My 2nd last post as #diaryofamomtobe
However, if it starts to hurt, we shouldn’t brush it off with these reasons.Such a condition that causes pain in the pelvic joints can affect up to 1 in 5 pregnant women, and its recognised as Symphysis Pubis Dysfunction (SPD) or Pelvic Girdle Pain (PGP).
During pregnancy, your body produces a hormone called relaxin, which softens your ligaments to help your baby pass through your pelvis during delivery. Well, have you ever wondered how a woman is able to lift her legs up so high towards her chest for a normal delivery? Yes I have, and I’m sure I’m not the only one haha! I was thinking, ‘I’m not even close to doing a split, so how will I be able to hold that position comfortably?’ Naturally, you will become more flexible as your body gets ready for birth. Your nerves and muscles are able to adapt to the new changes, and your body should cope well with the changes to your posture as your baby grows. We women are made to do this! And this would perhaps be the most flexible I’ll ever be in my life!
So when does SPD occur? The pain may kick in when your body doesn't adapt so well to the stretchier, looser ligaments caused by relaxin.
SPD can be triggered by:
During my second trimester, I felt a sharp pain and stiffness in my upper thighs as I was walking about to and fro at work. My role requires me to walk from clinics and hospitals on a daily basis. Yes I would say that’s my pregnancy exercise to keep fit! I got very used to walking fast and getting tasks done at a steady pace. However, I noticed this sharp pain prevented me from walking fast and taking wider strides. I didn’t know what I was experiencing so I shared this with none other than...my elder sister, Lynn. We share everything! What are sisters for, right! Thank God, she picked up this knowledge months ago during her pre and post-natal yoga course. We weren’t sure if it was SPD for certain, but I was willing to try out some methods to ease the pain. I was advised to take smaller steps, walk slower and avoid carrying heavy items which adds weight to my pelvis. The next few days, WALA! I texted her immediately. I felt so much better!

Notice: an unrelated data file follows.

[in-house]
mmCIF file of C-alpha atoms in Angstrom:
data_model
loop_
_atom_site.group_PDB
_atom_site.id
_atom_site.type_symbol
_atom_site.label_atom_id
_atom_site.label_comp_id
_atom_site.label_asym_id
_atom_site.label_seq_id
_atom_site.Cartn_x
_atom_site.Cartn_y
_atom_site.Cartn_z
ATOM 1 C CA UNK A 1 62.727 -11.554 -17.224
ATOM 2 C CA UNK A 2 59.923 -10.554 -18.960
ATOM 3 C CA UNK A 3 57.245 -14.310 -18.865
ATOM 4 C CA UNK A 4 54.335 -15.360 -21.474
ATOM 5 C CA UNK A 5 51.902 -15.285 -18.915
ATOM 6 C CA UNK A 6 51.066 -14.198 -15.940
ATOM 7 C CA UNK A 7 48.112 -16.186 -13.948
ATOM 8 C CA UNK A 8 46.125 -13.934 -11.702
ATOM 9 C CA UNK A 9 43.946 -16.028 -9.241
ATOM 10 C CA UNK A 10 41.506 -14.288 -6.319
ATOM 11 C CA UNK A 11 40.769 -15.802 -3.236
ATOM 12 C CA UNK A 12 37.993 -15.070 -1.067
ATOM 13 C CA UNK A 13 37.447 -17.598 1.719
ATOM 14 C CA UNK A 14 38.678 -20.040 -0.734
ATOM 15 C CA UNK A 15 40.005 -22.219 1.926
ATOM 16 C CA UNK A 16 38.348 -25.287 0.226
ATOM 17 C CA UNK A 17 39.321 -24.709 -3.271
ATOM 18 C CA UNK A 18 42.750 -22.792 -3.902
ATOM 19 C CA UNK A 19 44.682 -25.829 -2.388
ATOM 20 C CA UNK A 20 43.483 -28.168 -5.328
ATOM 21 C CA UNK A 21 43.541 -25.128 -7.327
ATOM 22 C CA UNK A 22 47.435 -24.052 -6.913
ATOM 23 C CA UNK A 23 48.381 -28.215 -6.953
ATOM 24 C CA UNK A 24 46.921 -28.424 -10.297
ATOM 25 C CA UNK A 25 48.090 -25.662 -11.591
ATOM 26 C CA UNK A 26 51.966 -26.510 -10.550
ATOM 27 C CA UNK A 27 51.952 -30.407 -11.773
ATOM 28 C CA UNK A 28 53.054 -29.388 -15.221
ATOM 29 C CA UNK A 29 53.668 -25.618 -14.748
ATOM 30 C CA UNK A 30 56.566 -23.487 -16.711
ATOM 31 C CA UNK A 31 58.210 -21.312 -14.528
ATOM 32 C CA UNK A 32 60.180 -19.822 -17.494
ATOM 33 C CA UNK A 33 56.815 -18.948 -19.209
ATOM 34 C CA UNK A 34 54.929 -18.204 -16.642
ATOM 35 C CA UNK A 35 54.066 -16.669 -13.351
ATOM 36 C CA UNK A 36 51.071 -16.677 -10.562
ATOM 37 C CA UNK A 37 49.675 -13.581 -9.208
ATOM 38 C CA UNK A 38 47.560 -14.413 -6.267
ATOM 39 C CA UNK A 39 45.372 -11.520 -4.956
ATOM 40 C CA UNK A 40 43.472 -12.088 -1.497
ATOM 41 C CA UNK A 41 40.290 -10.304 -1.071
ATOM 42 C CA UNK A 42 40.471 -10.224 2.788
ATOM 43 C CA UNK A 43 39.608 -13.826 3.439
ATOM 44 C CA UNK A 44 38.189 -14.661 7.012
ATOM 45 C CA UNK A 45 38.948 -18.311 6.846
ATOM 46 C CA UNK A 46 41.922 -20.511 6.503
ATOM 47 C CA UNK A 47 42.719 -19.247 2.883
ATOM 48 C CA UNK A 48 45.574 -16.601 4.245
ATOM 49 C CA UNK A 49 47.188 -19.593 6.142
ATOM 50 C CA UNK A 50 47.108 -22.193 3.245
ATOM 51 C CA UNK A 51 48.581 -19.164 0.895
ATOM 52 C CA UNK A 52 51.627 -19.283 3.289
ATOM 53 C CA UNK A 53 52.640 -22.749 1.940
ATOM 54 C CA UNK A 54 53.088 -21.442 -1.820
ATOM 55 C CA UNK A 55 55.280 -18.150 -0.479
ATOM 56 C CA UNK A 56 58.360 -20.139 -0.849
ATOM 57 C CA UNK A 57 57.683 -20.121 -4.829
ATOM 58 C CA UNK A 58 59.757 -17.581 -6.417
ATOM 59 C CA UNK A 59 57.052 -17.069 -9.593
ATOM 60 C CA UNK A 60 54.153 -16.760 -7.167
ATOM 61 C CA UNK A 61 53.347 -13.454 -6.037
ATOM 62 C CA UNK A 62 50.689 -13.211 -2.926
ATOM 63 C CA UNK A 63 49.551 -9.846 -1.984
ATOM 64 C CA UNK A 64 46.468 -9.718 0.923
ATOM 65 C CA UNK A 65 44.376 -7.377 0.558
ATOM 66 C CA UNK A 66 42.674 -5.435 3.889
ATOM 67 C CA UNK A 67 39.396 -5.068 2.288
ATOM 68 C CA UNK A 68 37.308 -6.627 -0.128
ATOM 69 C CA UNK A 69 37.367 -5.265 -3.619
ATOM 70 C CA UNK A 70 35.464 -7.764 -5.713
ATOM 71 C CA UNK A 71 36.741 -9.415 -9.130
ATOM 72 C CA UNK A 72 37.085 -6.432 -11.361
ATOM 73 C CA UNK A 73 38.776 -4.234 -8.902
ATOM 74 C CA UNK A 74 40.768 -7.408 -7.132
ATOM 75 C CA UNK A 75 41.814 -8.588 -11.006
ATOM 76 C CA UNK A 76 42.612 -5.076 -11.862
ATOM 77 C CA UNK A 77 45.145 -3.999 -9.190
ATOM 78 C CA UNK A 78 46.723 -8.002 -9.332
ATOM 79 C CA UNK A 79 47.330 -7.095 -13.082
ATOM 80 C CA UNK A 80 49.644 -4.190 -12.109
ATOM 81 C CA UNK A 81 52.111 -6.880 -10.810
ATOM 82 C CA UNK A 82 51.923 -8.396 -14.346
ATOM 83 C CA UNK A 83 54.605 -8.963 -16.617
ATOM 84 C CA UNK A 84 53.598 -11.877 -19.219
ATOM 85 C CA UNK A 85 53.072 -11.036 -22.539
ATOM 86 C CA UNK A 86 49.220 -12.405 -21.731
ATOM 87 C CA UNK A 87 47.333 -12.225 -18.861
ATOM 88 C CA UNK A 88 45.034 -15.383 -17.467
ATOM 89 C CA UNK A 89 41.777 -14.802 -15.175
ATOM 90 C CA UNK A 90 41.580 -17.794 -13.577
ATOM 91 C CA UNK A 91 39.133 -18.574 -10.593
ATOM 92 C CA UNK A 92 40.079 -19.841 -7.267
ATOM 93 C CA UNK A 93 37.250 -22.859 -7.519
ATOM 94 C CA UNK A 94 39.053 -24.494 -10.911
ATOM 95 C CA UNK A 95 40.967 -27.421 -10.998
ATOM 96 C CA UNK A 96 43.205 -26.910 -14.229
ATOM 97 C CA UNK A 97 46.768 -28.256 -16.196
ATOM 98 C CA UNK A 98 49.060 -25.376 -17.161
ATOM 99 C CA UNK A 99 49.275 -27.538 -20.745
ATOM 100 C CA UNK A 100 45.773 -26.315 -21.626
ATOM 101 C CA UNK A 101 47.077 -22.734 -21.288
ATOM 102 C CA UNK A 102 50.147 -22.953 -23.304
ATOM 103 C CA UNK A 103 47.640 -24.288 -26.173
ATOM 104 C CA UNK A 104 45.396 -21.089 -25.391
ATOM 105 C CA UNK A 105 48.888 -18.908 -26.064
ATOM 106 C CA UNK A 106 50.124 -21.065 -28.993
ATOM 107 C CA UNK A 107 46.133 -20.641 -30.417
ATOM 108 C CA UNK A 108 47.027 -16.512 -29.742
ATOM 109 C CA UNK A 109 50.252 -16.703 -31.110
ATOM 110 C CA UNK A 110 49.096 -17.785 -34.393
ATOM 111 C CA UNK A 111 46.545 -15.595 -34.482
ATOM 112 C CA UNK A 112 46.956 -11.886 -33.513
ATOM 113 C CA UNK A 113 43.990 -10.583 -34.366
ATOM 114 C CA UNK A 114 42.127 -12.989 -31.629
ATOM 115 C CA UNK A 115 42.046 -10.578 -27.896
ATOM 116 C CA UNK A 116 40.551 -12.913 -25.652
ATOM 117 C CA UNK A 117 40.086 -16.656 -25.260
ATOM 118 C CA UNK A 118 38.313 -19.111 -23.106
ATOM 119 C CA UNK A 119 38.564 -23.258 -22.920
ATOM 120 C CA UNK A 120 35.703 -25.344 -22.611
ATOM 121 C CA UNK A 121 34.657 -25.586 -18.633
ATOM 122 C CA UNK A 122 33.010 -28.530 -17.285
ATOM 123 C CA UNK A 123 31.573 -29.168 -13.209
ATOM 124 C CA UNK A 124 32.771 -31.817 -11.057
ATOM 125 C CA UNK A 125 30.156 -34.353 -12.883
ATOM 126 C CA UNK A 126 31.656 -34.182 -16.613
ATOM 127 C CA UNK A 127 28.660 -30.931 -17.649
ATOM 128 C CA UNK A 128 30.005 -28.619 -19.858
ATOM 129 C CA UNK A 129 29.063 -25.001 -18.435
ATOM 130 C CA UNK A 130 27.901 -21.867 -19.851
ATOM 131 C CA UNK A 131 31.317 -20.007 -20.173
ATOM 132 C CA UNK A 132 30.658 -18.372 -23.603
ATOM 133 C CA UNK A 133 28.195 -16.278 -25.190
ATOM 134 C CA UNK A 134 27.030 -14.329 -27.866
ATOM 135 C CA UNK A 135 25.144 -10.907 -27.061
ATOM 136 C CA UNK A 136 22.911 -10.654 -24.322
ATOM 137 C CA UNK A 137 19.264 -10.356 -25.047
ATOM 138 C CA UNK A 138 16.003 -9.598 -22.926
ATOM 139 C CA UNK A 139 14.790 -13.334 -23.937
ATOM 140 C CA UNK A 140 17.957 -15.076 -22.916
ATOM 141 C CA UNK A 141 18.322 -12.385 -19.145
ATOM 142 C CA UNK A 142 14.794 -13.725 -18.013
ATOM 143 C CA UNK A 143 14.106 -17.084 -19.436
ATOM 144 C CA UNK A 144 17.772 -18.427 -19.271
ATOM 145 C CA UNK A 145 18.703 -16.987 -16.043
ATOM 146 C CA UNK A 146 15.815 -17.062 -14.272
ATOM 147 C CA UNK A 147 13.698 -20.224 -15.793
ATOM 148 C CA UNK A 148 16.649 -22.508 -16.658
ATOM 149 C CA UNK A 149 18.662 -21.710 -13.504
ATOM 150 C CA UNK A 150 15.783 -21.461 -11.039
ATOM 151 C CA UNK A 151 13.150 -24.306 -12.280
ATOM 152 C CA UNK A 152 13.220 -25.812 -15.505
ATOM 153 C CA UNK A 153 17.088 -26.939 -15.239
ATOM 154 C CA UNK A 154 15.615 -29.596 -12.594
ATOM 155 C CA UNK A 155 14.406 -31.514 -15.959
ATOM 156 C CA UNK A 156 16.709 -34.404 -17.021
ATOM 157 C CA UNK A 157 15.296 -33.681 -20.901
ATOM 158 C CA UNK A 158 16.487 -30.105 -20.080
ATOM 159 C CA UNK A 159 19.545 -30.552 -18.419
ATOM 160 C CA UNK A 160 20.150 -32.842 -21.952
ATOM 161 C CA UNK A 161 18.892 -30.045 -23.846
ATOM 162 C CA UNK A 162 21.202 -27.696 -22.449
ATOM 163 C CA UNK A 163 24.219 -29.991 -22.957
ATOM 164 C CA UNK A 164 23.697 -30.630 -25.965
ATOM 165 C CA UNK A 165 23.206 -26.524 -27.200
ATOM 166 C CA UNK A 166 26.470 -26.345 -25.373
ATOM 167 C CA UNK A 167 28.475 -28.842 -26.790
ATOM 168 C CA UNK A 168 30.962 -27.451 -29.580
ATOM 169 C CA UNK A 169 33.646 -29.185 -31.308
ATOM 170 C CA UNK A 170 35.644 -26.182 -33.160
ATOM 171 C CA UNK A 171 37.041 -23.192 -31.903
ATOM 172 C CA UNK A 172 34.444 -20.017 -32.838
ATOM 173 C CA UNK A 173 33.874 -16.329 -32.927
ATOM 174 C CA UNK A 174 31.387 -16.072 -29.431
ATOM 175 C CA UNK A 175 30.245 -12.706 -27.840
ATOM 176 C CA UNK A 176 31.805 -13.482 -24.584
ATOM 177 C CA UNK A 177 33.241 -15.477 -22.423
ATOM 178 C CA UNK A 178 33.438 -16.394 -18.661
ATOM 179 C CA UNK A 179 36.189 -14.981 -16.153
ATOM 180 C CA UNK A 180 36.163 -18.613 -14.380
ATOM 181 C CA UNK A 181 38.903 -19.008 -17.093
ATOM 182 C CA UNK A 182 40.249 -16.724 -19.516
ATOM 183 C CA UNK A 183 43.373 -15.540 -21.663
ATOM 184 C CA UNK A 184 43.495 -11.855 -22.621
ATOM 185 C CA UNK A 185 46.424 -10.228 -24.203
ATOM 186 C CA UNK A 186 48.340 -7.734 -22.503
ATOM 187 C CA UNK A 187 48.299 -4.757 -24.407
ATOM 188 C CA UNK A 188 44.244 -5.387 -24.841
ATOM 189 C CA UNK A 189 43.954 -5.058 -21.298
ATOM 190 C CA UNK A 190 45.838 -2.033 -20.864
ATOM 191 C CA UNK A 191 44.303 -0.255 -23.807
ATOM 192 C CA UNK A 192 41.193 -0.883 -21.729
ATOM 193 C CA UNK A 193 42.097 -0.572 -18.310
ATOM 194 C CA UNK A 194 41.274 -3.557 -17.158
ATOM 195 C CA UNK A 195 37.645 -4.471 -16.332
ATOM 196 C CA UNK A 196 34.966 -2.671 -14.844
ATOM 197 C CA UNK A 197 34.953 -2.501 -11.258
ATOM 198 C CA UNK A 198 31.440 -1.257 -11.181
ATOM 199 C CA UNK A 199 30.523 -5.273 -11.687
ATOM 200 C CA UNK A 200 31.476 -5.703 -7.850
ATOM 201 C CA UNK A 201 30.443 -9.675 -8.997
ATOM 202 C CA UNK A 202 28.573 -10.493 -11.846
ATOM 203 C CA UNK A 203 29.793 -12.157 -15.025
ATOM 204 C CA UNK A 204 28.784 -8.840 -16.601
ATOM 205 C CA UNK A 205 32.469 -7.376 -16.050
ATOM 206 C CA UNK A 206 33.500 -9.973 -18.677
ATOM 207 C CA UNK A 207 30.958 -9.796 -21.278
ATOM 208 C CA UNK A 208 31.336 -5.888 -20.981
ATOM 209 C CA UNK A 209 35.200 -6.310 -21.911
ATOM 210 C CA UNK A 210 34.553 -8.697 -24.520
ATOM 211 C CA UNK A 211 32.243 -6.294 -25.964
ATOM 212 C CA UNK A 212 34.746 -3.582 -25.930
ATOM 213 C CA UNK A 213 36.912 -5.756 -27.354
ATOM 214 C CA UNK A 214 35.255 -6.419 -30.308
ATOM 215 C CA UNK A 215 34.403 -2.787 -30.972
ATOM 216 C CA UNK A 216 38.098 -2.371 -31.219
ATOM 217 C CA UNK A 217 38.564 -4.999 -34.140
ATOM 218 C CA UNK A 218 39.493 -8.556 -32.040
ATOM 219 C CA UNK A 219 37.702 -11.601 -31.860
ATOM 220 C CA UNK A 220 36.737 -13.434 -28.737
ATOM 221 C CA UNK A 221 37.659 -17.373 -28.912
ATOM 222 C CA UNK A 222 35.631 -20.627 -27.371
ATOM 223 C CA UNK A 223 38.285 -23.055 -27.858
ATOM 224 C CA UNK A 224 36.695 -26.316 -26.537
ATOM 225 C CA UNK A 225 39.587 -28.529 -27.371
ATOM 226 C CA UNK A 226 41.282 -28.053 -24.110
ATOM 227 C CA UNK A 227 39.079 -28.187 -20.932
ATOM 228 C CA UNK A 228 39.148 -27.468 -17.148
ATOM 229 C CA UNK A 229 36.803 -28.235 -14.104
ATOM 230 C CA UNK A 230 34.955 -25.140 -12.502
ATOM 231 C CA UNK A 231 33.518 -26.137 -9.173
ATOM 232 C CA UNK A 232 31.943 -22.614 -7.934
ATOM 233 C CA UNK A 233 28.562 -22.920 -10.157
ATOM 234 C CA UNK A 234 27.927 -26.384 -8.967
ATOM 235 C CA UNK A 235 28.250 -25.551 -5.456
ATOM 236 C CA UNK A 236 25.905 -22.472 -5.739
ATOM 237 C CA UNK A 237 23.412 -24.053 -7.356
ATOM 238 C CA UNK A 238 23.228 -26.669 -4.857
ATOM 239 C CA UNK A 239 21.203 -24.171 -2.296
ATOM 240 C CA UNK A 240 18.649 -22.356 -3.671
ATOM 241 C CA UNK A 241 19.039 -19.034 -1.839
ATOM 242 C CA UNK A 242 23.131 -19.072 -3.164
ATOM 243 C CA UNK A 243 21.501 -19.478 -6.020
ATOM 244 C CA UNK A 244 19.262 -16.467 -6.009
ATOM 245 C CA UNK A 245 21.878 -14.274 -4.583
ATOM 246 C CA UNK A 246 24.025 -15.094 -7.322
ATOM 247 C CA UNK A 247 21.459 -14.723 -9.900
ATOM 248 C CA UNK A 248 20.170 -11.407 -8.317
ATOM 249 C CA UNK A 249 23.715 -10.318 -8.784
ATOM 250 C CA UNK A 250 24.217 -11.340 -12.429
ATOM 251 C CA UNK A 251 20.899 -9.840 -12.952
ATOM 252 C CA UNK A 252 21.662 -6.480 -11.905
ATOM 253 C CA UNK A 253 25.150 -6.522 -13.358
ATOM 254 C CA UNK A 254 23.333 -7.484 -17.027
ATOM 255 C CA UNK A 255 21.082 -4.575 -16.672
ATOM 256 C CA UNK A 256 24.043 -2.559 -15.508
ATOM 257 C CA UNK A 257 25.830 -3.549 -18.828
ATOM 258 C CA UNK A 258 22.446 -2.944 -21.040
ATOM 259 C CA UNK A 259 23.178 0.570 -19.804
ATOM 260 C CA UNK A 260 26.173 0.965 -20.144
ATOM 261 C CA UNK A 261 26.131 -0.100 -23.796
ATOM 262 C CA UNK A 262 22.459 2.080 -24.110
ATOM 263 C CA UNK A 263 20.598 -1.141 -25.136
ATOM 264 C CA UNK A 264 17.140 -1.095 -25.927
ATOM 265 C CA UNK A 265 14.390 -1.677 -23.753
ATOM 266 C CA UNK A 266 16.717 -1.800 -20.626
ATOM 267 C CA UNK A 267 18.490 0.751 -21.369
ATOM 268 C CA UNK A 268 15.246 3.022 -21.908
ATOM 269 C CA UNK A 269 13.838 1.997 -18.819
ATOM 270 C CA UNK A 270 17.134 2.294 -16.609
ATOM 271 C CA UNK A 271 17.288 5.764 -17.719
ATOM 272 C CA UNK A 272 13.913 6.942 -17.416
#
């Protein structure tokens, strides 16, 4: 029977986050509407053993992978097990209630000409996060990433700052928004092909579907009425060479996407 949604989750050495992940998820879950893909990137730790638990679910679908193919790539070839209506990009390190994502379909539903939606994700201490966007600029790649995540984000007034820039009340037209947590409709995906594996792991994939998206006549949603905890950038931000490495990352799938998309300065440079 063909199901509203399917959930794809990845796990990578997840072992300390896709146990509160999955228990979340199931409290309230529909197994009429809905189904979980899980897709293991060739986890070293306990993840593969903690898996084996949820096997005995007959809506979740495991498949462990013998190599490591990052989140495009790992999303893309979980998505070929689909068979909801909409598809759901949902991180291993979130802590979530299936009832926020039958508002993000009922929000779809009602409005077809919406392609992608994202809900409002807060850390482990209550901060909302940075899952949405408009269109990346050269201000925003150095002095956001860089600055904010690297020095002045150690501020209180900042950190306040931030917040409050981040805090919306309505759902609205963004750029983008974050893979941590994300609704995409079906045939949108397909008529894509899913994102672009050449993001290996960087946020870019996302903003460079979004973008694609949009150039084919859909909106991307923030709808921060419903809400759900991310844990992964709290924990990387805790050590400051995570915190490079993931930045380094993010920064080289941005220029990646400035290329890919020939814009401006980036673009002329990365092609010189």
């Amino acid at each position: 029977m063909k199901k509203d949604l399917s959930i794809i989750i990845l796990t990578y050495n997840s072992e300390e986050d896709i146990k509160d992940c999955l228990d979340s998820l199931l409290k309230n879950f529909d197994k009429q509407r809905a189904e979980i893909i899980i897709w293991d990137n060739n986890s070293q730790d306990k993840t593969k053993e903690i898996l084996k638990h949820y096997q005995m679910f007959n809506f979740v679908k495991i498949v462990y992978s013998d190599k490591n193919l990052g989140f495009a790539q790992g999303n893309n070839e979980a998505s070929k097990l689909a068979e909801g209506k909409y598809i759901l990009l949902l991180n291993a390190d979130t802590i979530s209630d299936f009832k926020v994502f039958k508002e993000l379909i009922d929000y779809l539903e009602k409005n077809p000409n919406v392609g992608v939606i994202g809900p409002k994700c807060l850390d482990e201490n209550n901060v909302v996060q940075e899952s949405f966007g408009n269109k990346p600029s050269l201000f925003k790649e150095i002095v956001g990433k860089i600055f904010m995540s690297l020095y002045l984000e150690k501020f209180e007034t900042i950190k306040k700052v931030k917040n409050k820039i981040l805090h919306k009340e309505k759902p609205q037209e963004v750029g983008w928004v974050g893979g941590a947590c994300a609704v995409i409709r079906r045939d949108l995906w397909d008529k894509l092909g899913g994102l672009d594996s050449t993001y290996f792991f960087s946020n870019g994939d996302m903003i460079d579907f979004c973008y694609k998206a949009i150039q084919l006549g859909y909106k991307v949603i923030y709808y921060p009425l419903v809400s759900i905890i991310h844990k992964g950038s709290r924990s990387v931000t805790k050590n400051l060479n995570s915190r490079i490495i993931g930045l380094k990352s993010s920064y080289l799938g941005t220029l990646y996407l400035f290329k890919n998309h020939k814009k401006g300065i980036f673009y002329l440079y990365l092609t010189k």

On the other hand, my third trimester proves to be different as the mild stiffness and sharp pain comes when I am lying down on the bed. This is especially when I need to toss and turn about at night! At times when I am lying down and Mr J calls me out, I would take a few more minutes than usual just to get out of bed! I need my legs to ‘warm up’, roll to my side, put my feet on the floor, up and away I go! I would be telling Mr J, ‘ Yes I am coming! While I am still tossing and turning trying to get up!’.
In fact, it’s actually quite commonly shared in our mommies circle that doctors would just advise us to rest. However, it’s A LOT MORE THAN THAT! So here’s a short list here to help you out:
A woman’s body during pregnancy is indeed amazing! It goes through changes to support the growing baby. Every woman is different and one may or may not experience this condition. If the pain is unbearable or is affecting your daily routine, you can share this with your gynae and you will be referred to a physiotherapist. A physio will then be able to diagnose if it is SPD. You may even help to shed some light to someone who is going through this but is totally clueless! Don’t let anyone go through this alone. I really hope the methods to relieve the pain will come in useful for you! :)